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Manitoba from the Air
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Land Dispute on the Banks of the Assiniboine River, Southwest of Portage la Prairie, Map of Land Divisions, 1875

Figure 19.10, a 1989 photo, shows the city of Portage la Prairie 1, the Trans-Canada Highway bypassing the city to the south 2, and the Southport airfield 3. The Assiniboine River 4 flows from southwest to east across the area. As part of a flood control scheme to protect both Portage la Prairie and Winnipeg, a dam 5 has been built across the river to deflect water into the Portage Floodway 6 at times of high flow. It is noticeable that the river channel is wider behind the dam 7 than it is downstream from it 8. A dispute arose over compensation for land that was flooded as a result of the building of the dam. A dashed line bounds the area concerned.

Figure 19.11 is a map showing land divisions established in 1875 along the Assiniboine River in the area of the land dispute. A farmer bought land in this area in 1961 based on a plan filed in 1875. In the years following the survey, land was accreted by deposition on the inside of the river bend.

Figure 19.12 is an air photo that shows the situation in 1959, before the Portage Dam was built. Meander scrolls 9 are visible south of the river. Over the years the farmer brought land accreted in this area into cultivation. However, in connection with the building of the Portage Floodway, the Province of Manitoba expropriated part of his land because it was expected that it would be flooded by backwater behind the dam.

Figure 19.13 is a 1988 air photo of the area and it can be seen that flooding did indeed occur. Dark-toned areas 10 south of the main river channel are inundated. The land expropriated by the Province included 59 acres of the accreted land, but the farmer was awarded compensation for the land shown on the original title (the shaded area on figure 19.11), that is, excluding the accreted land.[i]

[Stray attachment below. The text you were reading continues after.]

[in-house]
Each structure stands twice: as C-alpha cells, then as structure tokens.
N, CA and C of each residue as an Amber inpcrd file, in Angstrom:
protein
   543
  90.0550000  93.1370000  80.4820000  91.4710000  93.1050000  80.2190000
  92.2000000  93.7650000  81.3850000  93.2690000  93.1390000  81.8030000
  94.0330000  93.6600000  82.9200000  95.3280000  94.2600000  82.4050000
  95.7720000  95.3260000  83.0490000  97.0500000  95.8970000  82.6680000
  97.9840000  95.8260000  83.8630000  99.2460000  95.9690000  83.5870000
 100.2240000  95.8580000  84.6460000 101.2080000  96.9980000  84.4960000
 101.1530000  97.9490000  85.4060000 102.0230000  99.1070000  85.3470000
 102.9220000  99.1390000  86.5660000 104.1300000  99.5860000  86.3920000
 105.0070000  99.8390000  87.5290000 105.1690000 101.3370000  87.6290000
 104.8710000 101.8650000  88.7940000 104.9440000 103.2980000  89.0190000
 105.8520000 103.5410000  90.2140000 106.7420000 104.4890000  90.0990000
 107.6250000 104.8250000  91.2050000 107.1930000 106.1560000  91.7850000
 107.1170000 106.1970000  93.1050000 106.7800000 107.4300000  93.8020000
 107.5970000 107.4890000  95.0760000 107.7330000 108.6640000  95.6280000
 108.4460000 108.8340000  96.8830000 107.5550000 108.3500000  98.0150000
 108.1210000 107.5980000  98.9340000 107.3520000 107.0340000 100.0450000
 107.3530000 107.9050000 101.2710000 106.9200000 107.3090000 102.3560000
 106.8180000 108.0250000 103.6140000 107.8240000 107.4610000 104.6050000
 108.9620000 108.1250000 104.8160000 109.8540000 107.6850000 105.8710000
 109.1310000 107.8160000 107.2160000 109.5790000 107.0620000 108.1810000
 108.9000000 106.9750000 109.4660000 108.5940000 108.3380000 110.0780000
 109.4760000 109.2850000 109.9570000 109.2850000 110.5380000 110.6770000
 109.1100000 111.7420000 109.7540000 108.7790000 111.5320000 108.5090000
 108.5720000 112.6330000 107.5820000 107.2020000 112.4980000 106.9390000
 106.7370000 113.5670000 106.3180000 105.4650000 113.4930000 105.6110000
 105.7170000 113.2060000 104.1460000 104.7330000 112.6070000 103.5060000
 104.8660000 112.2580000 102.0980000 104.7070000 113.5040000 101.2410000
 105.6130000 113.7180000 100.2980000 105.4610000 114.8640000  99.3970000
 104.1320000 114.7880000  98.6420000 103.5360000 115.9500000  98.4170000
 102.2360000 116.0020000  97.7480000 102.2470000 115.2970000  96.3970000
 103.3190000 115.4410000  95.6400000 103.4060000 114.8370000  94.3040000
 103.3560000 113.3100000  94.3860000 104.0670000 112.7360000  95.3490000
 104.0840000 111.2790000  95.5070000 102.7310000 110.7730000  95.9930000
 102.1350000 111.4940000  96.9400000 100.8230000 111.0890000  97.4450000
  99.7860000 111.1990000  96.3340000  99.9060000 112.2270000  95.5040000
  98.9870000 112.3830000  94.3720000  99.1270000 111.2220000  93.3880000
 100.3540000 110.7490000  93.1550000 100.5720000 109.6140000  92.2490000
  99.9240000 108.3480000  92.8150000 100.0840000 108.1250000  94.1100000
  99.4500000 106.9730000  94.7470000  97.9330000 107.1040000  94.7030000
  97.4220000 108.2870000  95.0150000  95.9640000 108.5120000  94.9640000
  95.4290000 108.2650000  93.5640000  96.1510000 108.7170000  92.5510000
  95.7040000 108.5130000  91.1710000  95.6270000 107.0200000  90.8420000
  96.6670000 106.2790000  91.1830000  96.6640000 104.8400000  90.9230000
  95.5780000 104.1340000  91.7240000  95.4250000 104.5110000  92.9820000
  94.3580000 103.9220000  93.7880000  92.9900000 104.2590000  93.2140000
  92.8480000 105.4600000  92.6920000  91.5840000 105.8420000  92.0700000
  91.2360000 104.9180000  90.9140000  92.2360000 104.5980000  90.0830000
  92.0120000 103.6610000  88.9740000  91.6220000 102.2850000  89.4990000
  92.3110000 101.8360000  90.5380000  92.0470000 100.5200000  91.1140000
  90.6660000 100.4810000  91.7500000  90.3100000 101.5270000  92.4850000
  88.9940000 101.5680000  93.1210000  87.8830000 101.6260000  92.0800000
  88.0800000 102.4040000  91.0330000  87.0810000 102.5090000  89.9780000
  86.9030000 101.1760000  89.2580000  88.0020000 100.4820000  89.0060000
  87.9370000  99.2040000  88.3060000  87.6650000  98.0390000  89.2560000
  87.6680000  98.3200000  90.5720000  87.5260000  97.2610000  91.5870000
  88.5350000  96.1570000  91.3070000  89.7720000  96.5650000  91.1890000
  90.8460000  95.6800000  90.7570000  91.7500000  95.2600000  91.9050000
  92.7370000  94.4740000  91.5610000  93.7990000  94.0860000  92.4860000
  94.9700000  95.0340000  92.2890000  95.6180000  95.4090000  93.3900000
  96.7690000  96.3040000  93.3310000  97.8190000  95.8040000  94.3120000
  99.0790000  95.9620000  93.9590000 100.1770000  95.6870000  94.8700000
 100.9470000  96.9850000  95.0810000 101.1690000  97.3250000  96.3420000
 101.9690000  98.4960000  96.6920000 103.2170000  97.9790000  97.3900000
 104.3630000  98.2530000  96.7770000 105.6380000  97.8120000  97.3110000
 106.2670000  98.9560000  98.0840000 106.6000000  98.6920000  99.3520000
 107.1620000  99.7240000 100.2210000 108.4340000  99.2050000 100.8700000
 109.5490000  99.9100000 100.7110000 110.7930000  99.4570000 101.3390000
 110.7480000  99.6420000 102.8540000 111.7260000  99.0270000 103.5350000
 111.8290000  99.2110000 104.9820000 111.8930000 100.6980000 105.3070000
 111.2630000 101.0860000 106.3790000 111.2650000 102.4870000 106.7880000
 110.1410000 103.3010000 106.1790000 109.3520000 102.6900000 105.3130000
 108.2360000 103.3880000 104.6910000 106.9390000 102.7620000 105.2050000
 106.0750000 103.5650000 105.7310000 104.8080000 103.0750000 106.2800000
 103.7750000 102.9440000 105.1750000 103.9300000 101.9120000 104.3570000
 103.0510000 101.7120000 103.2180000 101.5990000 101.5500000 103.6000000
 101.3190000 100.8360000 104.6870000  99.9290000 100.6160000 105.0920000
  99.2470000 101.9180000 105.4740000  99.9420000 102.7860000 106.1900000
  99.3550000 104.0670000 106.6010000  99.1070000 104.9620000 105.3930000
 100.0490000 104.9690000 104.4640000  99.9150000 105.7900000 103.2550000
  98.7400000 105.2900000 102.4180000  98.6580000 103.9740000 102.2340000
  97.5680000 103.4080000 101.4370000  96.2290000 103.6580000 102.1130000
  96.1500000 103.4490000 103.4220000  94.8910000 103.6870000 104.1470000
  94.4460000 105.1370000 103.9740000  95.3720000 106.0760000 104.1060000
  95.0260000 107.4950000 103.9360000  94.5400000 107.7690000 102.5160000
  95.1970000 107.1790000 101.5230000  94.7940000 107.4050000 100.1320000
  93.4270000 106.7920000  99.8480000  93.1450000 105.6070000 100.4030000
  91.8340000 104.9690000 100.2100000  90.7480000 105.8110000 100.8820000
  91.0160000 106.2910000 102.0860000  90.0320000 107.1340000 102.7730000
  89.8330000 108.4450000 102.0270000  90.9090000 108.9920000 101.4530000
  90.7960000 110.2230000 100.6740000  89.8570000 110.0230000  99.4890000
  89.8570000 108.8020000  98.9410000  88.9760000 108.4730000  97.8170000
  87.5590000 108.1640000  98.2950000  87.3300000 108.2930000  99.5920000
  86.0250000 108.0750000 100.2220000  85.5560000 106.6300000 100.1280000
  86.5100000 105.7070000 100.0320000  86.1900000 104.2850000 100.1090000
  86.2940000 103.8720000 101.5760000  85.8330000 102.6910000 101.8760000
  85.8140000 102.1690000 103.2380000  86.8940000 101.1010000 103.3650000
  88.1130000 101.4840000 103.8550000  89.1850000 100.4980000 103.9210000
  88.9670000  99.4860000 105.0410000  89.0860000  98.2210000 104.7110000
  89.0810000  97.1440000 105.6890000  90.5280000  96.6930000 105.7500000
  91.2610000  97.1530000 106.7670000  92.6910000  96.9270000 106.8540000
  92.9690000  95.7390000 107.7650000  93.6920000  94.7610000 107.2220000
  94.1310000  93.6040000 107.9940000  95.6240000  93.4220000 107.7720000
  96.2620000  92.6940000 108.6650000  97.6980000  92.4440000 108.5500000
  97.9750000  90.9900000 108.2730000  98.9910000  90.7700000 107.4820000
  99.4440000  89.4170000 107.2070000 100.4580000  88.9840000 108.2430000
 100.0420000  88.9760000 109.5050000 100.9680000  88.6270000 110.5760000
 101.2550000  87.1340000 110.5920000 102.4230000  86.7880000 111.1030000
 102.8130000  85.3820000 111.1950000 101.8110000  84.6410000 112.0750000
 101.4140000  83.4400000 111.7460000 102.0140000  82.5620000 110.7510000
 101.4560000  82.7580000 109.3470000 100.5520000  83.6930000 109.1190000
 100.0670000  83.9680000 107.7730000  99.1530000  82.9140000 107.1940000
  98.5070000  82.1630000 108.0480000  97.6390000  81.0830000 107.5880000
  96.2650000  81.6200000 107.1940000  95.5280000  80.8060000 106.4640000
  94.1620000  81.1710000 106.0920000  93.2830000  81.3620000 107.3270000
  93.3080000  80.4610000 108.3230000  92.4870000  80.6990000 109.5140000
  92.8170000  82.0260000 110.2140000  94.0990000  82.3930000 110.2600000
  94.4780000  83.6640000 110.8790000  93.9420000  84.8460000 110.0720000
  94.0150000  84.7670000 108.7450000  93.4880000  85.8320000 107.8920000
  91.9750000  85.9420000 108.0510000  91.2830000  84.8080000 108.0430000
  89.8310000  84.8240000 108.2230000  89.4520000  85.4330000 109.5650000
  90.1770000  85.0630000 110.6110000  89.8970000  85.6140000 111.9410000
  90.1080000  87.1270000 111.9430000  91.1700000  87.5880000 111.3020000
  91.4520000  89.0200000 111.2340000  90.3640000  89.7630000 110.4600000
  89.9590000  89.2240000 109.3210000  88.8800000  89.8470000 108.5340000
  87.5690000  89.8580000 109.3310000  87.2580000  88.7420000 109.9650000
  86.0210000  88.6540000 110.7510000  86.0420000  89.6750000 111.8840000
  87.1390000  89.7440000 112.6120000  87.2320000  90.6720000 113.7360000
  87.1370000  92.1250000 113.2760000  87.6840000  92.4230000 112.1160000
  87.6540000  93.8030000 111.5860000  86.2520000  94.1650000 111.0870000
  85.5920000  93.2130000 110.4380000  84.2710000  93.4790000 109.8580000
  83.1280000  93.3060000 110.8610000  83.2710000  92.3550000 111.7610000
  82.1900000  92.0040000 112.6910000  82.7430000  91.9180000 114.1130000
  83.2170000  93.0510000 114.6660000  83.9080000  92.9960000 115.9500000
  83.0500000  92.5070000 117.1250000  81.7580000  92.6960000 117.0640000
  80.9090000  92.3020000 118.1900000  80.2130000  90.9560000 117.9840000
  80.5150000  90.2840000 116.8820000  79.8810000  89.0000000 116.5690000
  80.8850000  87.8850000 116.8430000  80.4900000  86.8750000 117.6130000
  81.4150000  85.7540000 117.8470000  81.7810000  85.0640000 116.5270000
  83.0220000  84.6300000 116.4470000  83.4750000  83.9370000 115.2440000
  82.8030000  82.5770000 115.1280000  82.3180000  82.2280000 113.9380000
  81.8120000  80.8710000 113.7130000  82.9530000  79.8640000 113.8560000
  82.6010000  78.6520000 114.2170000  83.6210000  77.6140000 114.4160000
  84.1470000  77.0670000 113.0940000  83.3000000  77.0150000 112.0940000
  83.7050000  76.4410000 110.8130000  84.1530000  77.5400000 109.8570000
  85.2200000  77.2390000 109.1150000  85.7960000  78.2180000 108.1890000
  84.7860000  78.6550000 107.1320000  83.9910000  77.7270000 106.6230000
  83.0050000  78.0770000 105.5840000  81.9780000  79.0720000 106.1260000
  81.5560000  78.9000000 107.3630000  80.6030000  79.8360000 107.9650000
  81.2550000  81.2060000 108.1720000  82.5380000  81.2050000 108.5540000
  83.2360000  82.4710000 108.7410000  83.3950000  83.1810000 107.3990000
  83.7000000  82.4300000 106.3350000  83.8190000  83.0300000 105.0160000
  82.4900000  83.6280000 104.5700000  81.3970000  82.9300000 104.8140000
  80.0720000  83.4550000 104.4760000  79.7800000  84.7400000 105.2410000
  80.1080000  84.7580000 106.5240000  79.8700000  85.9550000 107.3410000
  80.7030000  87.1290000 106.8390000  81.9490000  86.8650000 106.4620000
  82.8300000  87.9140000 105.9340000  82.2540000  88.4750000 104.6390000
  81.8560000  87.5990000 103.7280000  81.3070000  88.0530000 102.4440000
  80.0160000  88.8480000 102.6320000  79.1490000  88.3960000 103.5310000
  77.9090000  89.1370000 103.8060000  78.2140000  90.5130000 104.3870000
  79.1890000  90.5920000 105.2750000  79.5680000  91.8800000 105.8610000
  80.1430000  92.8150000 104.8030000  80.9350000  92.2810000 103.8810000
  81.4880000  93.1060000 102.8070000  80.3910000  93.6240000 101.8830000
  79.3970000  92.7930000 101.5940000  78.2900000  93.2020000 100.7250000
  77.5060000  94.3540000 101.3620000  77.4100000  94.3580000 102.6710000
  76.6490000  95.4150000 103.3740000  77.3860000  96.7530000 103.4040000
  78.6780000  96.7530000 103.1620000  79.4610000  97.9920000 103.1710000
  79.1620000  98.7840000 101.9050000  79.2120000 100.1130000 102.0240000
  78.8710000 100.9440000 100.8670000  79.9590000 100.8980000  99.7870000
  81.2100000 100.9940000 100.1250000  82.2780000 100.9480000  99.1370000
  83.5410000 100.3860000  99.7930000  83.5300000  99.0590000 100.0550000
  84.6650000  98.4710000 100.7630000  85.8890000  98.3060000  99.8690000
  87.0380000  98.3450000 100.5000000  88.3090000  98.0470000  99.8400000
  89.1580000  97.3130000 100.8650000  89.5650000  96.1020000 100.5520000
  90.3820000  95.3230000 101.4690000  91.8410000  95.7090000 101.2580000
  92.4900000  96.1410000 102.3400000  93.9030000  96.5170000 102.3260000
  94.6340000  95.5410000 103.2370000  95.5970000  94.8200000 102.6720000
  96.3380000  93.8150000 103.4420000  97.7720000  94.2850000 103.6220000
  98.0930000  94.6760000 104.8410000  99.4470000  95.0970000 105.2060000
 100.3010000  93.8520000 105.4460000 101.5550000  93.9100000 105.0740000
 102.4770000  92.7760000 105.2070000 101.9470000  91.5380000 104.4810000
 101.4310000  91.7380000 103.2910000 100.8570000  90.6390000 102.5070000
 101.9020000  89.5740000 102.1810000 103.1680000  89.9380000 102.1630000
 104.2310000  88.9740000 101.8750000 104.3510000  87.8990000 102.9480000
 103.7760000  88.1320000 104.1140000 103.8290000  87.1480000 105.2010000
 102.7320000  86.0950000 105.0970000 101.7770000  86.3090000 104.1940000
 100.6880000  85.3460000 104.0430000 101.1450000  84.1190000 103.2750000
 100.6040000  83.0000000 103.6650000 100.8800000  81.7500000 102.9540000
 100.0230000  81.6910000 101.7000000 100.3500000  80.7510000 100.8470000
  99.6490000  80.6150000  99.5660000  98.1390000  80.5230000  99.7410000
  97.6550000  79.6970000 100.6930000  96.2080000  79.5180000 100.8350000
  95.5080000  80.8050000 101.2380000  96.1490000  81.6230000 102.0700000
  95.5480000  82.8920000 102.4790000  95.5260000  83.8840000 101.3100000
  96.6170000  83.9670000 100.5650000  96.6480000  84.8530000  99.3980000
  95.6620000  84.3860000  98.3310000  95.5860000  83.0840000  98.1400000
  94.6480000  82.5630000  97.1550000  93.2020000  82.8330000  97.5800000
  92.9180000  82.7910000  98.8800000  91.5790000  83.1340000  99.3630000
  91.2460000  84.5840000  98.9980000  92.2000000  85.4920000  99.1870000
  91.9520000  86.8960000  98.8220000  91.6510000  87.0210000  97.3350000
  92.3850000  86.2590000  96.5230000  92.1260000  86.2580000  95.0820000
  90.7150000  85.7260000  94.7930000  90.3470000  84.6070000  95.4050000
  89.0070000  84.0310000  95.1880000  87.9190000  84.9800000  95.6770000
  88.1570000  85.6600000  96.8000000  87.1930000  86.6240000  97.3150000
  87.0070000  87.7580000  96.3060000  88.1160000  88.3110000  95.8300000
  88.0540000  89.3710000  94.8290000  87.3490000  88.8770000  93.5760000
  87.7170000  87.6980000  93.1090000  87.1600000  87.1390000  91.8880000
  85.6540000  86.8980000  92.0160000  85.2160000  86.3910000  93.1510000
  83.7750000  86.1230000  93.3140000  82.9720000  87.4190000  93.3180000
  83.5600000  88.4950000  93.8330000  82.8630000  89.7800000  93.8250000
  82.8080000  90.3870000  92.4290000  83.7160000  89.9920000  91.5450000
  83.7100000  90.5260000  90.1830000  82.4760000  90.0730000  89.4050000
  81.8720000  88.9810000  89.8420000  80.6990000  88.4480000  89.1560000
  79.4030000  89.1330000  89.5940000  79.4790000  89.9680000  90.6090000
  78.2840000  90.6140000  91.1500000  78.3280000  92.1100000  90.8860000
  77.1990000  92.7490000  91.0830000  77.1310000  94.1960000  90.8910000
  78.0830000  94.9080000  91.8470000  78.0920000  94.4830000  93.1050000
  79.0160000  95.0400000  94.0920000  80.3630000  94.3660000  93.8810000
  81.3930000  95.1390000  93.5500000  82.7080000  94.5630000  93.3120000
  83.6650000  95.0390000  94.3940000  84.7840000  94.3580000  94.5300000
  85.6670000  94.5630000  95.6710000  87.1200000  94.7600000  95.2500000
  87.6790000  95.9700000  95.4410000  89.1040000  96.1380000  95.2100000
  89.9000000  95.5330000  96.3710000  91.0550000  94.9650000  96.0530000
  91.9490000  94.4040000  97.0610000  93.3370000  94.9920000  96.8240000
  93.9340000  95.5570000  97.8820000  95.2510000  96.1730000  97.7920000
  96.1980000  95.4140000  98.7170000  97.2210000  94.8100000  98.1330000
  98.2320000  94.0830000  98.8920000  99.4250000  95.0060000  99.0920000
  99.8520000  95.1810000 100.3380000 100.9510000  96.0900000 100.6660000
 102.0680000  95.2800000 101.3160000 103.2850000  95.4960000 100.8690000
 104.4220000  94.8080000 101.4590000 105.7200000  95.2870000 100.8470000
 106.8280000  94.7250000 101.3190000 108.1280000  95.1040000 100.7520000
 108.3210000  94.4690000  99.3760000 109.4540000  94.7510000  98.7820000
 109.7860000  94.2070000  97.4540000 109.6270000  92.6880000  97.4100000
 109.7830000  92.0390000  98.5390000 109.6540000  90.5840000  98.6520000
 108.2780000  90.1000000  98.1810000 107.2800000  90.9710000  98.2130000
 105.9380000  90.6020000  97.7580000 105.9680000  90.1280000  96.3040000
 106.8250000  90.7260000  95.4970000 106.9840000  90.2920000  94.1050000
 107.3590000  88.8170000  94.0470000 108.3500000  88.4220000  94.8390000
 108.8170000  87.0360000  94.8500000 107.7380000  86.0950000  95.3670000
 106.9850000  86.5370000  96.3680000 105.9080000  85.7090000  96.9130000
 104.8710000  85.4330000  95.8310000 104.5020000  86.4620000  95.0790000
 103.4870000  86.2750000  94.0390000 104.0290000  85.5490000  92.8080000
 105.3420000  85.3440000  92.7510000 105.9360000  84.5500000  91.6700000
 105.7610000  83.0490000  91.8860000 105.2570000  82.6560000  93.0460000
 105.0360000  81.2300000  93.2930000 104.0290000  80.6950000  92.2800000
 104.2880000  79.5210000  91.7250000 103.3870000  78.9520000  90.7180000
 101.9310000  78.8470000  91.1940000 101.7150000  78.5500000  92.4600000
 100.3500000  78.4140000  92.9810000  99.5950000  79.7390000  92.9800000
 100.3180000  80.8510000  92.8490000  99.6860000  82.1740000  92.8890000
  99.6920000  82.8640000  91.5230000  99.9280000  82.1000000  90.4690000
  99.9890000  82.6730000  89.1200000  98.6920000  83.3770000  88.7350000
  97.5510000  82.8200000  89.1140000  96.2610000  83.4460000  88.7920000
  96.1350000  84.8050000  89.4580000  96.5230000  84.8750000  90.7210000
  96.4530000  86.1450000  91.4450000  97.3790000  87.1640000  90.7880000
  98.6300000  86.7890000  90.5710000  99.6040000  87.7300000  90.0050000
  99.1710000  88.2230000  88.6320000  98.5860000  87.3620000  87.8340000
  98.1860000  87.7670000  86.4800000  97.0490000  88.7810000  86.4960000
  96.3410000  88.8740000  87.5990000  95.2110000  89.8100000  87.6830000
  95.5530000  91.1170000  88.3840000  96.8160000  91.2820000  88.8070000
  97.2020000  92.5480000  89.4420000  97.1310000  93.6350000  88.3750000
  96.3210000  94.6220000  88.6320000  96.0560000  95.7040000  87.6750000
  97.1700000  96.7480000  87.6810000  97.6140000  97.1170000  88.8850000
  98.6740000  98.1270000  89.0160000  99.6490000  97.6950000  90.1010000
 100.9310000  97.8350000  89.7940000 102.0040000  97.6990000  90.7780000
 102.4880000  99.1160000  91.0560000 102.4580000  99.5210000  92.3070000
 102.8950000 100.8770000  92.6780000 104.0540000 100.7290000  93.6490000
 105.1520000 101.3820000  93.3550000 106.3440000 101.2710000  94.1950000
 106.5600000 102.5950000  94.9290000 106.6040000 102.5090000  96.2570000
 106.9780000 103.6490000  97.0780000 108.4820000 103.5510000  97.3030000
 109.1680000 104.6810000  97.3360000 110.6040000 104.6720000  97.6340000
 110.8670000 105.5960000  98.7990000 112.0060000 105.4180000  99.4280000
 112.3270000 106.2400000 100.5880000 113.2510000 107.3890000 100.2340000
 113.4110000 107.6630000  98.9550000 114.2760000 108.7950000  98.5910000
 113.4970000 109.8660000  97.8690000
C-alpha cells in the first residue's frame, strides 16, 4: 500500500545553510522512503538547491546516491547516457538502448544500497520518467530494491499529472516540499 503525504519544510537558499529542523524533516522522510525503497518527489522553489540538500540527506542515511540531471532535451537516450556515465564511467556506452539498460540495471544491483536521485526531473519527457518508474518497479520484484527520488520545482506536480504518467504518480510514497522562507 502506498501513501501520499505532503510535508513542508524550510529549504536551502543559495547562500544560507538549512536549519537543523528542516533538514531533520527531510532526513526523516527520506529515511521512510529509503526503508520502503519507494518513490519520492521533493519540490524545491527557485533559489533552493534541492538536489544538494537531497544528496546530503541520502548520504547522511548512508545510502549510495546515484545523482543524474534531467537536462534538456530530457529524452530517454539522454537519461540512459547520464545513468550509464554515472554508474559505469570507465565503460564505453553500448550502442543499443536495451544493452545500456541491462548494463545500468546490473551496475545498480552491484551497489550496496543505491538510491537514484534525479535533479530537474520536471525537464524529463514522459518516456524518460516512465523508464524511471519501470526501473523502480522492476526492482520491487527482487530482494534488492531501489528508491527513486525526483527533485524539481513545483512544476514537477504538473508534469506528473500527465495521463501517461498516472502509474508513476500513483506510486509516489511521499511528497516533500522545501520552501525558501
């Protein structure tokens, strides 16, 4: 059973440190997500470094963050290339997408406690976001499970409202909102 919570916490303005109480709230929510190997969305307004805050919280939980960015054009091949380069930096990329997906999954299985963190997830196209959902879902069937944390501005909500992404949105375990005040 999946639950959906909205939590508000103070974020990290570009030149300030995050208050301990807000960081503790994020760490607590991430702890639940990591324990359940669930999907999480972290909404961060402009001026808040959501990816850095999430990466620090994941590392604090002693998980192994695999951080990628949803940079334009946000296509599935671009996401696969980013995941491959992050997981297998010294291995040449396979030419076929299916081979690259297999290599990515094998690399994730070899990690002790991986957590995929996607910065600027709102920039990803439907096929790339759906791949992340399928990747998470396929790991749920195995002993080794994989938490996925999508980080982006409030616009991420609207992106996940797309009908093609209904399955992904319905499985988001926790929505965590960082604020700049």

However, the farmer claimed compensation for the accreted land and took his case to the Manitoba Court of Appeal that decided against him. In so doing the court referred to the 1875 plan which had not been changed and observed that the accreted land had not been granted by the Crown (the Province) to anybody and therefore continued to be owned by the Crown (the Province).

He then took his case to the Supreme Court of Canada that decided in his favour, giving two reasons for its decision. First, if it is held that a person does not own land accreted on the inside of a meander bend, that person is in the anomalous position of losing land by erosion on the outside of a bend without being able to claim land added on the inside. Second, in Manitoba, if a river is considered to be navigable (which the Assiniboine is at this point), a landowner owns land to the bank of the river, and the Province owns the riverbed. By virtue of owning land to the riverbank a person has riparian rights to the river. But if accreted land is owned by the Crown, and possibly sold to somebody else, the original owner’s access to the water is blocked by a narrow strip of land owned by somebody else, which is an unreasonable situation.[ii]

The landowner won his case. Whether the compensation he eventually received covered his legal costs is not known.

Figure 19.11

Land Dispute on the Banks of the Assiniboine River, Southwest of Portage la Prairie, Map of Land Divisions, 1875